Grieving the Spirit -

'The mark of Jesus is love, costly love, and it does not come naturally or easily.'
- Timothy George and John Woodbridge, The Mark of Jesus, p. 92

"Teacher, which is the great commandment in the Law?" And he said to him, "You shall love the Lord your God with all your heart and with all your soul and with all your mind. This is the great and first commandment. And a second is like it: You shall love your neighbor as yourself. On these two commandments depend all the Law and the Prophets."
-Matthew 22:36-40

'We know that we have passed out of death into life, because we love the brothers.'
-1 John 3:14

'Let no corrupting talk come out of your mouths, but only such as is good for building up, as fits the occasion, that it may give grace to those who hear. And do not grieve the Holy Spirit of God, by whom you were sealed for the day of redemption. Let all bitterness and wrath and anger and clamor and slander be put away from you, along with all malice. Be kind to one another, tenderhearted, forgiving one another, as God in Christ forgave you.'
- Ephesians 4:29-32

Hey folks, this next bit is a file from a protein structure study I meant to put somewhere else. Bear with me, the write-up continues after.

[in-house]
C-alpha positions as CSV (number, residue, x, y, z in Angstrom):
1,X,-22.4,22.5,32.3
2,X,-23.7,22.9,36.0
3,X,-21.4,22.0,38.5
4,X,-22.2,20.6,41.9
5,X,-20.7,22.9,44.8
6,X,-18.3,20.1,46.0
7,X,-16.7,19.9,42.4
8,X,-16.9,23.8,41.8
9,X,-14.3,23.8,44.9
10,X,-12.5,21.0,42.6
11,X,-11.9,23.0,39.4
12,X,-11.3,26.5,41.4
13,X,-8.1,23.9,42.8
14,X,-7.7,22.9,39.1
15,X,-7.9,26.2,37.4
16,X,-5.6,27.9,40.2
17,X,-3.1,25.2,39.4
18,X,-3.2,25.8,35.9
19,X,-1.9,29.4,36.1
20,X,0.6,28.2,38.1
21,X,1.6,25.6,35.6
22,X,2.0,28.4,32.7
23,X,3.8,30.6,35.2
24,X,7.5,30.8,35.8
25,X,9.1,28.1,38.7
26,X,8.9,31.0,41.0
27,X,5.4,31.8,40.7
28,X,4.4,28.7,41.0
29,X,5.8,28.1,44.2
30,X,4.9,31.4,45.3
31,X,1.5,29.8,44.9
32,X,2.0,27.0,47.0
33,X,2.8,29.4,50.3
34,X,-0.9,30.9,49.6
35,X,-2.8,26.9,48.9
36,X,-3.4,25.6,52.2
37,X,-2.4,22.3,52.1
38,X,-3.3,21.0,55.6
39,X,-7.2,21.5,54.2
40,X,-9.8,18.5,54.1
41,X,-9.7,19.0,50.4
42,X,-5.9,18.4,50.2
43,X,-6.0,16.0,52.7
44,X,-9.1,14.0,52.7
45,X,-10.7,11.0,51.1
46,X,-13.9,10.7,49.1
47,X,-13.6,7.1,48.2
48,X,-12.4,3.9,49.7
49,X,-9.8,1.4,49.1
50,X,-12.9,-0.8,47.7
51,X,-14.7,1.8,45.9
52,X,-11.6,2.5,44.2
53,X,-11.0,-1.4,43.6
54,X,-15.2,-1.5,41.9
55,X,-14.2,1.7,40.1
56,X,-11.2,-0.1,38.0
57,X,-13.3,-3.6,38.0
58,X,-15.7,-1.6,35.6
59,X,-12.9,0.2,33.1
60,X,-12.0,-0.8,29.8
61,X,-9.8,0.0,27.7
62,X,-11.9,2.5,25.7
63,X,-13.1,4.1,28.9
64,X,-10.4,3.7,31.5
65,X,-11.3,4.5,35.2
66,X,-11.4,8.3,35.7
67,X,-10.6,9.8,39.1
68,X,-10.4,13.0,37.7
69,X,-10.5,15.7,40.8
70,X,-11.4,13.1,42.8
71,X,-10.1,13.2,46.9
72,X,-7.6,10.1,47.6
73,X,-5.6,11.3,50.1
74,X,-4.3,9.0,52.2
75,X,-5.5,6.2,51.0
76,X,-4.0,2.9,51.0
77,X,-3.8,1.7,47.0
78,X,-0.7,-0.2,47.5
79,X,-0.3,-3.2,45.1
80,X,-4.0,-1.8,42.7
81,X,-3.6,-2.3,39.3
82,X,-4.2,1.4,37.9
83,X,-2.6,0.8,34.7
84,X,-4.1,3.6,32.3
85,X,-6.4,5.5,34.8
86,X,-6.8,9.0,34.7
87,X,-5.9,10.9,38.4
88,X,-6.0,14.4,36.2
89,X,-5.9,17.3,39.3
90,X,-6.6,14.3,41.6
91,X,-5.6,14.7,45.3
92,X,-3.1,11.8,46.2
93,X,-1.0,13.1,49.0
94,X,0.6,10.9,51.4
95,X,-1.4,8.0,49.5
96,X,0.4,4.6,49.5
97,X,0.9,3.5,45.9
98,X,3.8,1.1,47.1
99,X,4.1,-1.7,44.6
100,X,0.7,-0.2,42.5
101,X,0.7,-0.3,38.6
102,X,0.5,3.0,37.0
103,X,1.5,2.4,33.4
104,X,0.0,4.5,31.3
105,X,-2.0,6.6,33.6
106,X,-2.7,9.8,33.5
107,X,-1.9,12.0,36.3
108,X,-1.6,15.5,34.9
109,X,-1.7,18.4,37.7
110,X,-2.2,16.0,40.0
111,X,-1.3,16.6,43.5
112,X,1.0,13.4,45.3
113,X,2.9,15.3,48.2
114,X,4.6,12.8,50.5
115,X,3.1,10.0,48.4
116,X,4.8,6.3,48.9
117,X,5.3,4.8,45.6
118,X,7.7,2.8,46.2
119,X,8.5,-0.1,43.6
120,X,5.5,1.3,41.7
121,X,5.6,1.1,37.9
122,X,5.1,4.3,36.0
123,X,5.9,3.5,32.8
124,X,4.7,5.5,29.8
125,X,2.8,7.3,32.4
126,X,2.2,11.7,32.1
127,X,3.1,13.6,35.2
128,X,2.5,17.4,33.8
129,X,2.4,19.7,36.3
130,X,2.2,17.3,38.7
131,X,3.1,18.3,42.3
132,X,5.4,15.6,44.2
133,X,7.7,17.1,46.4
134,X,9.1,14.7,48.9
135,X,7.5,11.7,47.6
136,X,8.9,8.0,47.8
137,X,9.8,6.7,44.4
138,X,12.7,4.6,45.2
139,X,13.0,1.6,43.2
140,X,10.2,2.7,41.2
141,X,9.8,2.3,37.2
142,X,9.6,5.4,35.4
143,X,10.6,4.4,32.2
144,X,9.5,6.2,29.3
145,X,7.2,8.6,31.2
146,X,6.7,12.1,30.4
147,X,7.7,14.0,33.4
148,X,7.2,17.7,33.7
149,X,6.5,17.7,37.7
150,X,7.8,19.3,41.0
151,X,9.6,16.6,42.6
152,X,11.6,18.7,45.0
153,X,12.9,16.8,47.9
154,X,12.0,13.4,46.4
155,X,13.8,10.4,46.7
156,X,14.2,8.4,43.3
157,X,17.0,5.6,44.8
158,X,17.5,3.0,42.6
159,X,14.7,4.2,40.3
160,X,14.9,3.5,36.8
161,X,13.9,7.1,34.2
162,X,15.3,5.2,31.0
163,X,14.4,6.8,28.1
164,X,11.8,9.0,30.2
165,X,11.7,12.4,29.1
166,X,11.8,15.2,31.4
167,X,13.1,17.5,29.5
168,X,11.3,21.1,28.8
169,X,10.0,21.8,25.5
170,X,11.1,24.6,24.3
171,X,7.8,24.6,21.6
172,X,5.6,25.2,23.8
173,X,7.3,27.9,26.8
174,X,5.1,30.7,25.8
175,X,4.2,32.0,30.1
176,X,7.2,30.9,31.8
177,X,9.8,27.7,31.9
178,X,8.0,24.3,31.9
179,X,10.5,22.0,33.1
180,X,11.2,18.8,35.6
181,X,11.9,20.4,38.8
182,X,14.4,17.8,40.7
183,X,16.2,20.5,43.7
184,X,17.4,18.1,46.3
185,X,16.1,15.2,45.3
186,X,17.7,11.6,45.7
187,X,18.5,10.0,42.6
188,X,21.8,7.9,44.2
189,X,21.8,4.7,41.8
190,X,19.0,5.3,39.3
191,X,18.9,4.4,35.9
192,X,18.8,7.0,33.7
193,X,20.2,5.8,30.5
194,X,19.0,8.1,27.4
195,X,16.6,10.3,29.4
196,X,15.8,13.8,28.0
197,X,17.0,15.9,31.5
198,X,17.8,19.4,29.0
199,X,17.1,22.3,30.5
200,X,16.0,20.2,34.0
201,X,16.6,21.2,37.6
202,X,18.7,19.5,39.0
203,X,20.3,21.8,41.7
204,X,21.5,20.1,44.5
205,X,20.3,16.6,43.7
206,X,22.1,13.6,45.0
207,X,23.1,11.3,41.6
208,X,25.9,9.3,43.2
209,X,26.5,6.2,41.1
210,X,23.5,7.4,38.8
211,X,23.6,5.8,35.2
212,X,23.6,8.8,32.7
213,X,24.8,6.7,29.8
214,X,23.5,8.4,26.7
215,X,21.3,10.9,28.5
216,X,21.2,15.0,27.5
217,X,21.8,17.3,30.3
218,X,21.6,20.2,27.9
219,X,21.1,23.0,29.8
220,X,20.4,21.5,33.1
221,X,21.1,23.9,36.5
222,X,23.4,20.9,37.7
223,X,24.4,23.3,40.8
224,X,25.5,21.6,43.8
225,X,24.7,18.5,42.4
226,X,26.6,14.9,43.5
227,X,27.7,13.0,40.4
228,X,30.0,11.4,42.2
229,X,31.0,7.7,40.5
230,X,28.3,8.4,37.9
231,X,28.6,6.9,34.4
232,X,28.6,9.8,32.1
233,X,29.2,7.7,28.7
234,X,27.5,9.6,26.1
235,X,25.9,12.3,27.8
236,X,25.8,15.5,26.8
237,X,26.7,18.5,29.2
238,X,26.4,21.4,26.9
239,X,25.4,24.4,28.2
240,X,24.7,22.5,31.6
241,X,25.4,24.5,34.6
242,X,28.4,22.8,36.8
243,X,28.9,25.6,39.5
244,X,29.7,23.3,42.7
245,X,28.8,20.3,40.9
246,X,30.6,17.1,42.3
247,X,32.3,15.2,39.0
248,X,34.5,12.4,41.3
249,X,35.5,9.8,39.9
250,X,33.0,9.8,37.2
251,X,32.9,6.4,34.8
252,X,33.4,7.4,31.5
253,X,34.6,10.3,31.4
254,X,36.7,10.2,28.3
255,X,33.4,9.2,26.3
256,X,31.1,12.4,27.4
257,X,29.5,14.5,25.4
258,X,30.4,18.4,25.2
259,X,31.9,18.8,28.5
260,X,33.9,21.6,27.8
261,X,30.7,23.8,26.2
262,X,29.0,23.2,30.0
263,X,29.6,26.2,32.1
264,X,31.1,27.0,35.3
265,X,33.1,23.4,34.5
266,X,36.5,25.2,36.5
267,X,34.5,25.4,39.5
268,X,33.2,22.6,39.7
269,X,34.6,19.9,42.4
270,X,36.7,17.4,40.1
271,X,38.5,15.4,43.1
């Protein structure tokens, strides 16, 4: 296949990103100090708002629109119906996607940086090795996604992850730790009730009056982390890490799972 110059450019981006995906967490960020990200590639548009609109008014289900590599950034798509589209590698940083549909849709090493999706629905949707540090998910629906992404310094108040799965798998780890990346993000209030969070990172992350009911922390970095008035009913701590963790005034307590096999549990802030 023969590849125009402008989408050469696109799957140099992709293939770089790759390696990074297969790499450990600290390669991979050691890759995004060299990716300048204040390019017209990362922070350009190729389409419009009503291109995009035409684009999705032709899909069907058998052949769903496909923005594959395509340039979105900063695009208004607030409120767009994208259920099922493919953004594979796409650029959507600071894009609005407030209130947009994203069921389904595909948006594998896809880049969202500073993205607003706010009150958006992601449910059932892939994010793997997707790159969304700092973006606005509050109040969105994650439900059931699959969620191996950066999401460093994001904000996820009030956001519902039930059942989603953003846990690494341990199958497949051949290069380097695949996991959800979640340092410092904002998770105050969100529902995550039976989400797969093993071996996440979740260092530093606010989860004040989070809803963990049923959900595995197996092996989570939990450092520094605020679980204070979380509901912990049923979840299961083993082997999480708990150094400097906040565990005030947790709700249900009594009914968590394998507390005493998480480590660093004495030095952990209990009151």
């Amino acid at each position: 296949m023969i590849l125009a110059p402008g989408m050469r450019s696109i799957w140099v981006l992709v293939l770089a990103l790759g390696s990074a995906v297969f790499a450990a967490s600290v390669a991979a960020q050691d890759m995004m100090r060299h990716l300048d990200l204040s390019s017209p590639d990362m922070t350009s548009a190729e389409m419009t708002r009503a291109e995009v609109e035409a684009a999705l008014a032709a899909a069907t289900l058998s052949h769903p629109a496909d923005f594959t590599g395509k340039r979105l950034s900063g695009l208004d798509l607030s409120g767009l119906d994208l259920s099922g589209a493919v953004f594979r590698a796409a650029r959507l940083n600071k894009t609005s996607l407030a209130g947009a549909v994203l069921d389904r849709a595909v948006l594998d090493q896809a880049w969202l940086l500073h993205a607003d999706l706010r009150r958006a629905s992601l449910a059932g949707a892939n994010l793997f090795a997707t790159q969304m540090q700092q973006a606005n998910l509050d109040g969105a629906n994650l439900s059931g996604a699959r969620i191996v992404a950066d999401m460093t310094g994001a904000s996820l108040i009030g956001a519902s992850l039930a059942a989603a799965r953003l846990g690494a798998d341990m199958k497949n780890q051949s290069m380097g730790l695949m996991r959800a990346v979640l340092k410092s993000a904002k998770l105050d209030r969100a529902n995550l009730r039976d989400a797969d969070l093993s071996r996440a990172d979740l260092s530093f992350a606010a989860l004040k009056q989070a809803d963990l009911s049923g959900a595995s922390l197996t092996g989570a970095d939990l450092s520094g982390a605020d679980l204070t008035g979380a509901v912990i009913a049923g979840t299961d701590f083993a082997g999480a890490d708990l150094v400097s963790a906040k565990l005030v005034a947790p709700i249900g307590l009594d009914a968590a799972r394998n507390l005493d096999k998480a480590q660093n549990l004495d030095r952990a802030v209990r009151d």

It seems easy to forget the personhood of the Holy Spirit. It is much easier to remember personhood of the other members of the Trinity, but there seems to be a mysteriousness to the Holy Spirit that doesn't as easily lend itself to the definition of personality. That is why I think it is very important to pay attention when we read the biblical references to Trinitarian personality, especially the Holy Spirit. The things that grieve the Spirit are the things that grieve God and vice versa. Lately I've been thinking about those things that grieve the Holy Spirit. How can the immutable God be grieved? In itself this is mysterious. Paul's words to the Ephesians are instructive, but why is this statement in the middle of an excursus about how we treat one another? Astoundingly, according to Paul's comments, grieving the Spirit often happens in our interactions with and about others. He lists them...corrupting talk, unedifying conversation, bitterness, wrath, anger, strife, slander, and malice, and even as I type this I'm convicted. The way we talk with and about others matters. It not only reveals our own heart, it grieves the Holy Spirit. He is the One who has sealed us in Christ for redemption. When we grieve Him by our actions and conversations we are not affirming our redemption, instead, we are living like the unredeemed, like those outside of Christ. The evidences of the Spirit's work and pleasure are conversely demonstrated in kindness, being tenderhearted, and showing forgiveness, because this has been God's redeeming grace demonstrated to us. We most resemble our redeemed nature when these characterize our lives, and we grieve the Spirit when they don't. May God give us much grace to live for His glory and pleasure in our relationships with others, and may grieving the Spirit be kept far from us.